Nokia hails ‘prudent approach’ in China after better-than-expected results

Nokia has reported better than expected second-quarter earnings on the back of improved margins for telecoms equipment and software despite the coronavirus crisis causing a substantial drop in revenue.

The Espoo, Finland-based maker of new-generation 5G mobile and other networks said on Friday that its net profit for the April-June period was up 22% at 316 million euros (376 million US dollars).

Sales were down 11% at 5.1 billion euros.

Chief executive Rajeev Suri said in a statement that the majority of the drop in revenue was “the result of Covid-19 as well as a sharp decline in China based on the prudent approach we have taken in that market”.

Nokia estimated that the Covid-19 crisis hurt its net sales by about 300 million euros in the second quarter and about 500 million euros in the first half of the year.

Mr Suri said that Nokia has now concluded 85 commercial deals for 5G, the new network technology that allows ultra-fast downloading speeds among other things.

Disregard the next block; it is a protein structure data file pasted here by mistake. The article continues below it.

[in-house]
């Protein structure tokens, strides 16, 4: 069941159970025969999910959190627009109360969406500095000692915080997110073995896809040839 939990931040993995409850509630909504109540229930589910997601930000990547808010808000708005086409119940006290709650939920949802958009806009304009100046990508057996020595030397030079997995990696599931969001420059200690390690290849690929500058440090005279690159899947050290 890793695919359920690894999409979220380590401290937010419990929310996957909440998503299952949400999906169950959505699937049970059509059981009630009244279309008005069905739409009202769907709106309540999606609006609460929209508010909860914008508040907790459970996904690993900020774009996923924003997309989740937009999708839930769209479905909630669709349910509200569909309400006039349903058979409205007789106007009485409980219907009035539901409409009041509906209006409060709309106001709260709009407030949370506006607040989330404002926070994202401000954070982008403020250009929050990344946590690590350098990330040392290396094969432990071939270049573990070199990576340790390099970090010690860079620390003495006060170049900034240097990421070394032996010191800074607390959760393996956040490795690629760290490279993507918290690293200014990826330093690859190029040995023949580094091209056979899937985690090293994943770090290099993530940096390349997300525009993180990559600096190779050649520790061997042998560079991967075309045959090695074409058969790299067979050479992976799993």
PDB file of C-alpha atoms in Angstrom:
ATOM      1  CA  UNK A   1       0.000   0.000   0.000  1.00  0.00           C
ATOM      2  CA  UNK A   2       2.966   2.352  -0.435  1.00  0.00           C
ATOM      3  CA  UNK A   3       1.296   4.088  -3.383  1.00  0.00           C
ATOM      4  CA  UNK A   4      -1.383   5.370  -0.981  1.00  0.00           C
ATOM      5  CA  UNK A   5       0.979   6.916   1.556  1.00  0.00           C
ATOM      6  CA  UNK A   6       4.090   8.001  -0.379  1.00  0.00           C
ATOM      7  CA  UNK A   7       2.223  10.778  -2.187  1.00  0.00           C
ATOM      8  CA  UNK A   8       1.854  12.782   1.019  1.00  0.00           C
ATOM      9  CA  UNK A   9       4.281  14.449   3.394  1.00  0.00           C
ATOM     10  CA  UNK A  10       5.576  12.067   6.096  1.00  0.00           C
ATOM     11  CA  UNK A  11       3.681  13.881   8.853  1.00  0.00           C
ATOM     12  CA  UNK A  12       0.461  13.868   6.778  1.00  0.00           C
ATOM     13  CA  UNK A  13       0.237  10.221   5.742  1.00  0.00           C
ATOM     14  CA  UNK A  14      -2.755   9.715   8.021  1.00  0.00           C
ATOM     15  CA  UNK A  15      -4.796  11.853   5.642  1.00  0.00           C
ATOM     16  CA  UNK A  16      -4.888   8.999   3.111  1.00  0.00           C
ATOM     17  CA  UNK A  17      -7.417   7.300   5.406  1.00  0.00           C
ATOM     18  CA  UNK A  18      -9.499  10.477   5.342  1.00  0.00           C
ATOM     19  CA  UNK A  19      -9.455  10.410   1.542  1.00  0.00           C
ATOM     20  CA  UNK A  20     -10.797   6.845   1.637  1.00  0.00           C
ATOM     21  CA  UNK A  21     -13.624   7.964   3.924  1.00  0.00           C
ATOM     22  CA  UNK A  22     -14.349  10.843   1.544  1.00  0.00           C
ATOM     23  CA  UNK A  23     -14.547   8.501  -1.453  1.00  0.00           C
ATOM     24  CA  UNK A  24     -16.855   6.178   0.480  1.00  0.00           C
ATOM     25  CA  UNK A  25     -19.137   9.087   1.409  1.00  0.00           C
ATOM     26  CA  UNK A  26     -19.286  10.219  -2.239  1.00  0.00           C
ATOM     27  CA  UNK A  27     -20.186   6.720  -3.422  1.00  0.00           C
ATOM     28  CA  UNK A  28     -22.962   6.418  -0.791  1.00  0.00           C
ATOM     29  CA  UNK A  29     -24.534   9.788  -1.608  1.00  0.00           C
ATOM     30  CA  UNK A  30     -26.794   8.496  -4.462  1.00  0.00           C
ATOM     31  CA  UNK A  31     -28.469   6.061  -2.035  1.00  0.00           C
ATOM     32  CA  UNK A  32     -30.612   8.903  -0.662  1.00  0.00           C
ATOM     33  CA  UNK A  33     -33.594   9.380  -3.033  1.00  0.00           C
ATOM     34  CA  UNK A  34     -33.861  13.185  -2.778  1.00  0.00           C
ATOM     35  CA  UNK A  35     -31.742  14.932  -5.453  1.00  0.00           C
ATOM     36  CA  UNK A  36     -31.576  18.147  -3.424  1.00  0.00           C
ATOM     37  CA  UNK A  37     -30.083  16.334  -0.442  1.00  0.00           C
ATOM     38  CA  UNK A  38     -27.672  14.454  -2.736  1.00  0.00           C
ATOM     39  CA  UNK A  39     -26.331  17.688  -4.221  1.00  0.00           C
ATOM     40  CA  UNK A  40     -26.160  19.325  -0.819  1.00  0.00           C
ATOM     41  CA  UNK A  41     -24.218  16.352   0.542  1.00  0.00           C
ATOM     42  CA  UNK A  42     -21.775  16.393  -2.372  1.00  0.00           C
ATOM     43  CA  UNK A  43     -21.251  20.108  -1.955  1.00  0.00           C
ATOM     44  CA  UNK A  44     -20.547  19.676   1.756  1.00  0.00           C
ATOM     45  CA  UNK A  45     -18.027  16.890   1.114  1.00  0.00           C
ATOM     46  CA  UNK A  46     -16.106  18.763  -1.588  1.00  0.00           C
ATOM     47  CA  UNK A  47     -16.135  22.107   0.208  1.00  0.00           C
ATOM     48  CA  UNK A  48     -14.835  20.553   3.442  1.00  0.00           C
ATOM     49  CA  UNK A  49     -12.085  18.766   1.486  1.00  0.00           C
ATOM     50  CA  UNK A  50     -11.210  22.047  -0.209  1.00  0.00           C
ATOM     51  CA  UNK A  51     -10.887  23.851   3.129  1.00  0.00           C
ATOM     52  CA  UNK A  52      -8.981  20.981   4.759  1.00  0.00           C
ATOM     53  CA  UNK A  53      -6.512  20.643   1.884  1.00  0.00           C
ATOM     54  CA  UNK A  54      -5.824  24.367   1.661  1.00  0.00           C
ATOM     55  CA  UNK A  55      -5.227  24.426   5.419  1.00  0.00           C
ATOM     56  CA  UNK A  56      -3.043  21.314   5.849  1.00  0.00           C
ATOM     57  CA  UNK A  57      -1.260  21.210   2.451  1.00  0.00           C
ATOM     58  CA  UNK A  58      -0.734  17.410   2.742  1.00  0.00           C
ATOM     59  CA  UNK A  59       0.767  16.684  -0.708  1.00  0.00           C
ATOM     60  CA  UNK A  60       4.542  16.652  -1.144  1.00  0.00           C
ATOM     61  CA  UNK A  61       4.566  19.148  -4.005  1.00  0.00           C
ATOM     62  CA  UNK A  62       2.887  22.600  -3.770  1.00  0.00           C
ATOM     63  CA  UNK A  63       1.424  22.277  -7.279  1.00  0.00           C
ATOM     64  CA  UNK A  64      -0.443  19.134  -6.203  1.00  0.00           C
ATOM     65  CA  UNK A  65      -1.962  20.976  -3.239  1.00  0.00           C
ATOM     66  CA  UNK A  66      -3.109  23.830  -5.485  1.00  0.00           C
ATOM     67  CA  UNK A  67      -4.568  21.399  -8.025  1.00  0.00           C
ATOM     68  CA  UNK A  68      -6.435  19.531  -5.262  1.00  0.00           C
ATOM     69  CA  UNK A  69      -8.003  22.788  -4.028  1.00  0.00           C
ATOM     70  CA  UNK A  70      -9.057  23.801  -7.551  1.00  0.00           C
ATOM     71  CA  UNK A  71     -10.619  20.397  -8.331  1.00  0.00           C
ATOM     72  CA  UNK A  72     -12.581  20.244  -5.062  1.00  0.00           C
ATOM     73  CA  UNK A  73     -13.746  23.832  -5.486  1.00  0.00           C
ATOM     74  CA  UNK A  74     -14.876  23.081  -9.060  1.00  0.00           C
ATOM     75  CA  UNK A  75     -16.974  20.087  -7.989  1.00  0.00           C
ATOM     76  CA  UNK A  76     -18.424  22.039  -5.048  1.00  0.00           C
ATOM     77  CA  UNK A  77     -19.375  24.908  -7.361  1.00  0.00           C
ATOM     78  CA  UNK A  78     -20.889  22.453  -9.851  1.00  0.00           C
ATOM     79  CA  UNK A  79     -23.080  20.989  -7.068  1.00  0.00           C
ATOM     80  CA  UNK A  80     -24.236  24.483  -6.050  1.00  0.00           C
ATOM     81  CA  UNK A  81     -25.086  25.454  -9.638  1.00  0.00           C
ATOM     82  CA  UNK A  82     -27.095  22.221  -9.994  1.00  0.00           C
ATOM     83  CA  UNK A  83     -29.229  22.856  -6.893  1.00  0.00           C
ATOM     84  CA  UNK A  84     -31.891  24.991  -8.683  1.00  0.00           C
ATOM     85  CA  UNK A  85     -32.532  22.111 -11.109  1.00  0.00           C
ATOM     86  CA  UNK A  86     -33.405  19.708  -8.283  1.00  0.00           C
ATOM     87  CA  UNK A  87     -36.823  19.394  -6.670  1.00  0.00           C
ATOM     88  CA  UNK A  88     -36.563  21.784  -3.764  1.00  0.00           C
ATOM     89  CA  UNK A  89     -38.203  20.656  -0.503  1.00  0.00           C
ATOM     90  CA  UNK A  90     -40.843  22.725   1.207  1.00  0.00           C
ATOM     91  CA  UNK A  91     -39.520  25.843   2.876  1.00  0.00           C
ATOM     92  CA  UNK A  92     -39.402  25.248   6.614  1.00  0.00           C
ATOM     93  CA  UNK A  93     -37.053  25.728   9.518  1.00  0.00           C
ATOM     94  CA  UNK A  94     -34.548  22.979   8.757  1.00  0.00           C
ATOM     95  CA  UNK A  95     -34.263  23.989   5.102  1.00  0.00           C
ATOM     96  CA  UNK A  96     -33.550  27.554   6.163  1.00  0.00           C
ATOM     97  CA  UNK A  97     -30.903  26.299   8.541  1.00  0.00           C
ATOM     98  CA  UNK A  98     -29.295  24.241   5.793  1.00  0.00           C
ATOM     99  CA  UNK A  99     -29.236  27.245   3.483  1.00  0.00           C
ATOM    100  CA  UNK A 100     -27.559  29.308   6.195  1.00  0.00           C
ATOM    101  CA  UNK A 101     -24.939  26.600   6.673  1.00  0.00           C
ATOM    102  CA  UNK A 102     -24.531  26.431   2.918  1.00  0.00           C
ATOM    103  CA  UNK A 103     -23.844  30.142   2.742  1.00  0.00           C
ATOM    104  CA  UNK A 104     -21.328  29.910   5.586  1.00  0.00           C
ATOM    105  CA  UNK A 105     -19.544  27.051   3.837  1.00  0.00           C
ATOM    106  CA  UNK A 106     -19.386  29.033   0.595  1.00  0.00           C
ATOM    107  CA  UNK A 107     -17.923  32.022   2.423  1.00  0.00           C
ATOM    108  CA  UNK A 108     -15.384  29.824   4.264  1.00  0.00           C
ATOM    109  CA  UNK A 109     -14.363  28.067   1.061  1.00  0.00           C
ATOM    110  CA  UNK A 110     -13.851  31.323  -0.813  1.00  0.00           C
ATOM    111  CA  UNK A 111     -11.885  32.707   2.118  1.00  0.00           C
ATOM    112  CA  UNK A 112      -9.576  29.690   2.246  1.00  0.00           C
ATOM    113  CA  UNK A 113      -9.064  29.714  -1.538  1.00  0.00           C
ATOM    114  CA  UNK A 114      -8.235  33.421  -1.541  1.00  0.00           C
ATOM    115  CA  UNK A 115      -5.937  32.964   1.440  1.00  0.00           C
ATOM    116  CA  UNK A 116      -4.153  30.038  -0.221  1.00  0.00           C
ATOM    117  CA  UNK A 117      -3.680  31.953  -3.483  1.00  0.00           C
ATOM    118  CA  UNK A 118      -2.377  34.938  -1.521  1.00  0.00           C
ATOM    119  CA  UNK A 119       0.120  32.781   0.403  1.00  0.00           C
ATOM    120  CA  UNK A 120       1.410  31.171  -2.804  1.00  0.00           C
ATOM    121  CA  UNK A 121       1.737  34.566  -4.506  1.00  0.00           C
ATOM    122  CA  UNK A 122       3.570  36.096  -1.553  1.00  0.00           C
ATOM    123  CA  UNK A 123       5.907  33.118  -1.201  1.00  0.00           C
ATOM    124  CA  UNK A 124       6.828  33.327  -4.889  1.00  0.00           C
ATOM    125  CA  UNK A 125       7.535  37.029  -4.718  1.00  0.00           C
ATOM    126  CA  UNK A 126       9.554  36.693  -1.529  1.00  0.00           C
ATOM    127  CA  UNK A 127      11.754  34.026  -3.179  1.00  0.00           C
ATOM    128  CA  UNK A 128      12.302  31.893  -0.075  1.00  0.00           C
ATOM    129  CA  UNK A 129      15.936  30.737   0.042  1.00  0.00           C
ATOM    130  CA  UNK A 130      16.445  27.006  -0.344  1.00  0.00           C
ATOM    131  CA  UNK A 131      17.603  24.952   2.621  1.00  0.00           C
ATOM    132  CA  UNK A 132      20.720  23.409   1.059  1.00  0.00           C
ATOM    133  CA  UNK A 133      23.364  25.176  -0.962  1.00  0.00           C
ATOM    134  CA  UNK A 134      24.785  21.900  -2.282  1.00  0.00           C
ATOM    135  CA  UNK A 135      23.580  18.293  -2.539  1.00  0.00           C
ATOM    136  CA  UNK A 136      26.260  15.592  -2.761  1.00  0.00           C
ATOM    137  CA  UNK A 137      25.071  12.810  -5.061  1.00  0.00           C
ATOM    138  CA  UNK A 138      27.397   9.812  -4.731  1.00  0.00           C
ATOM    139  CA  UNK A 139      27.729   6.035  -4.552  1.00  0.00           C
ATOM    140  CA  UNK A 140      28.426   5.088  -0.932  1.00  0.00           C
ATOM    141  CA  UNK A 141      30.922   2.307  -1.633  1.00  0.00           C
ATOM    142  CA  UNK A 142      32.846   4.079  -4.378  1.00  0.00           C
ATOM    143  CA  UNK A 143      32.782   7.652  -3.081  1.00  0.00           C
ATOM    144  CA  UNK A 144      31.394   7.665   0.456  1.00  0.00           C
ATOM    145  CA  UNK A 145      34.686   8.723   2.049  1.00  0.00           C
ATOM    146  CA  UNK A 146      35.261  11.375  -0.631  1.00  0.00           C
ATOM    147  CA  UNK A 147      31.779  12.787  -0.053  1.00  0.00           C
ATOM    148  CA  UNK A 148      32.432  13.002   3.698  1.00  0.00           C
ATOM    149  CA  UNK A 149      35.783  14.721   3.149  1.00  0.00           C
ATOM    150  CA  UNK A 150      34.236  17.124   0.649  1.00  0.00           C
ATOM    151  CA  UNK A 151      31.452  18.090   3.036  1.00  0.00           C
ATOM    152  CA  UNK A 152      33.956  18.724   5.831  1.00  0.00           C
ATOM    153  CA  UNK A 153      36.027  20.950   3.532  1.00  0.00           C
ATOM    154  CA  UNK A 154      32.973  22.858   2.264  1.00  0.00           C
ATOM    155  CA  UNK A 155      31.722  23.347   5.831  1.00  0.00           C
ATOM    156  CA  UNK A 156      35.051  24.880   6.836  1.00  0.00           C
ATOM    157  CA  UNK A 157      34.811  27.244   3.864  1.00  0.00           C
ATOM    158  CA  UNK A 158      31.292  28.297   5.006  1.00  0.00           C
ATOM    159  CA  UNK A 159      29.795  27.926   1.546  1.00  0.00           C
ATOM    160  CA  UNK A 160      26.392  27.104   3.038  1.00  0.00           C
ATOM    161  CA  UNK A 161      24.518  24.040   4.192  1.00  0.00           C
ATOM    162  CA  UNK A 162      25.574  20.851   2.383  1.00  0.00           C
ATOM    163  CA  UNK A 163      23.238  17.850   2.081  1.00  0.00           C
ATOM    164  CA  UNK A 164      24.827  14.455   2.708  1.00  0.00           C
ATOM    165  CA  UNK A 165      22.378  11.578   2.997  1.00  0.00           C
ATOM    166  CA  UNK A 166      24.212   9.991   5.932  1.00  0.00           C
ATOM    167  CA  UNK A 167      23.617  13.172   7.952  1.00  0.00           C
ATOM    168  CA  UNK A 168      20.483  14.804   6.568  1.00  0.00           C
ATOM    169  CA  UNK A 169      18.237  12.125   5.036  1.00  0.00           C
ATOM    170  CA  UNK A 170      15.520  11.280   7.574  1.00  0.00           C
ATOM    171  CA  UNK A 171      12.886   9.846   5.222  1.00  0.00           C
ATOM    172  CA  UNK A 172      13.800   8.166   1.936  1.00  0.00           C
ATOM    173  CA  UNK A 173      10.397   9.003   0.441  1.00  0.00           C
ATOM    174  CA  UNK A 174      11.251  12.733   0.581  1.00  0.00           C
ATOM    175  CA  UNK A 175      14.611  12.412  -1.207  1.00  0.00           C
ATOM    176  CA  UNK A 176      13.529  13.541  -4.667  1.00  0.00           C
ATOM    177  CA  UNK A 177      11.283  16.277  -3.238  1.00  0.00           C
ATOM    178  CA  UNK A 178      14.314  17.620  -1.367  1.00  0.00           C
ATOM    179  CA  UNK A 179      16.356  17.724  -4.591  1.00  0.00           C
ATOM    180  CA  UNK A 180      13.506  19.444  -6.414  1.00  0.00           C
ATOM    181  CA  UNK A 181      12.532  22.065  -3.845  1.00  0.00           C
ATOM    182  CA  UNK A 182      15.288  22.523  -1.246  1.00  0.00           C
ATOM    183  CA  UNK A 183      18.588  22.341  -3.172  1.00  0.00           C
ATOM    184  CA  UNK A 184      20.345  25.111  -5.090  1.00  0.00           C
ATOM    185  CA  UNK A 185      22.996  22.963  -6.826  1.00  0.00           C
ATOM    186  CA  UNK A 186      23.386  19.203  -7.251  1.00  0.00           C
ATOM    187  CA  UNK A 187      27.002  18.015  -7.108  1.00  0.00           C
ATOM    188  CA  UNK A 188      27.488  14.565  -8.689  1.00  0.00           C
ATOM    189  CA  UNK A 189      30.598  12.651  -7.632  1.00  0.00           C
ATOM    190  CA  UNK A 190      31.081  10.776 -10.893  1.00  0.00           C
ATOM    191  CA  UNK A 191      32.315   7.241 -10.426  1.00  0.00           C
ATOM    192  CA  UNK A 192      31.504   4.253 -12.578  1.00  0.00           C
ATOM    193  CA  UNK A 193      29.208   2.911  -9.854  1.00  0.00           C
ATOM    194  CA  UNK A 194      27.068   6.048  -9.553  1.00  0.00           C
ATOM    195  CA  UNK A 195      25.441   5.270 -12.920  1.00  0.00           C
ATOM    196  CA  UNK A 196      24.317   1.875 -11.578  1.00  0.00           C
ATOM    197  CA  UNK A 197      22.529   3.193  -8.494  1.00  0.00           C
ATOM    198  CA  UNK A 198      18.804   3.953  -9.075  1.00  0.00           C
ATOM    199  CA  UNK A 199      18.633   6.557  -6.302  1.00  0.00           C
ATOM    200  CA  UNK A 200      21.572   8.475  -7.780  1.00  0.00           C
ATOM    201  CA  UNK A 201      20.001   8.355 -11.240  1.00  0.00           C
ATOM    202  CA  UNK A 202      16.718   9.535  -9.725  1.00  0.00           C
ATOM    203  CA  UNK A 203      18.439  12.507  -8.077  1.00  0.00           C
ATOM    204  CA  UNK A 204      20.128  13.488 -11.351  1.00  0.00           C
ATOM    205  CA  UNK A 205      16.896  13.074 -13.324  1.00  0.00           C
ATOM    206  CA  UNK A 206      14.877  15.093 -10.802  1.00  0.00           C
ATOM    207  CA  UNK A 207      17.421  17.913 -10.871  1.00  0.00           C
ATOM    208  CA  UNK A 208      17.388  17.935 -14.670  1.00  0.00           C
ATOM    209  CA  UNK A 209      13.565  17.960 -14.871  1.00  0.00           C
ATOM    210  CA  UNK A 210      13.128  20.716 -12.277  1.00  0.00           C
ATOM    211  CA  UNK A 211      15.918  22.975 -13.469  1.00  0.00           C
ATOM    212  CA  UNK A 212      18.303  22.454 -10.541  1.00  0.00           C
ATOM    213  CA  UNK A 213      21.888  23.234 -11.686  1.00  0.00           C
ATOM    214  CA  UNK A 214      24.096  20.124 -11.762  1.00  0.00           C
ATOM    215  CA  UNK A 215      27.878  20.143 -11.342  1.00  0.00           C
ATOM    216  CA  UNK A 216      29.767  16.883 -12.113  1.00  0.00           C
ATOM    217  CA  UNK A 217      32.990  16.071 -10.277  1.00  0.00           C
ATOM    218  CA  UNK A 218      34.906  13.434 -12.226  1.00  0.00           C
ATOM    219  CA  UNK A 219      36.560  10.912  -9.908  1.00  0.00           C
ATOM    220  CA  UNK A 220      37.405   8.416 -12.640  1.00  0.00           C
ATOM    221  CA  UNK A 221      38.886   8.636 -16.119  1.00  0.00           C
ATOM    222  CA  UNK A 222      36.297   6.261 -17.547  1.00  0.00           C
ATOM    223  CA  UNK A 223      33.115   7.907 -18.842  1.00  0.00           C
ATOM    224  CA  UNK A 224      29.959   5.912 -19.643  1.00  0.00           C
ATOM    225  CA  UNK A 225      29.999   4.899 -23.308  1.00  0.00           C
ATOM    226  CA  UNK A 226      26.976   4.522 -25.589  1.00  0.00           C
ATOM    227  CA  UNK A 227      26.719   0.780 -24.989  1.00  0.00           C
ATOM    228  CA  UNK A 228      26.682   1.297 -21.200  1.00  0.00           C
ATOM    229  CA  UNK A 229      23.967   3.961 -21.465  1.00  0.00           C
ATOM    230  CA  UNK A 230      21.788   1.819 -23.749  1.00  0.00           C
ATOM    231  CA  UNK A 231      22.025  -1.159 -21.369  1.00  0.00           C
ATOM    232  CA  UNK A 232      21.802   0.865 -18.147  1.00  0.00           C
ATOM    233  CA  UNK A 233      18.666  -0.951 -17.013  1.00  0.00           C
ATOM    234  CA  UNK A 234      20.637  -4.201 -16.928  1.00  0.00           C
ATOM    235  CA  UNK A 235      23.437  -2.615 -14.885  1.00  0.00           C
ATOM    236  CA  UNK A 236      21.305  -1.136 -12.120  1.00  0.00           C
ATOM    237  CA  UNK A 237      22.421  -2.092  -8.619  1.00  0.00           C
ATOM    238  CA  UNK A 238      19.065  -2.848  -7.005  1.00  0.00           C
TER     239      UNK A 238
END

Along with China’s Huawei and Sweden’s Ericsson, Nokia is one of the three main providers of 5G networks.

Huawei is at the centre of a US-China dispute over technology, with the Trump administration saying it can help the Chinese government spy on people, a claim the company denies.

Friday marked the last day as a chief executive for Mr Suri, a Nokia veteran with 25 years in service and the head of the company since 2014, as his appointed successor Pekka Lundmark takes over on August 1.

Mr Lundmark, 56, is the former chief executive of the Finnish energy group Fortum who has earlier worked at Nokia in various executive positions between 1990 and 2000.

In May, Nokia’s shareholders approved the appointment of Sari Baldauf, who also has an extensive Nokia background, as the company’s new chairwoman.

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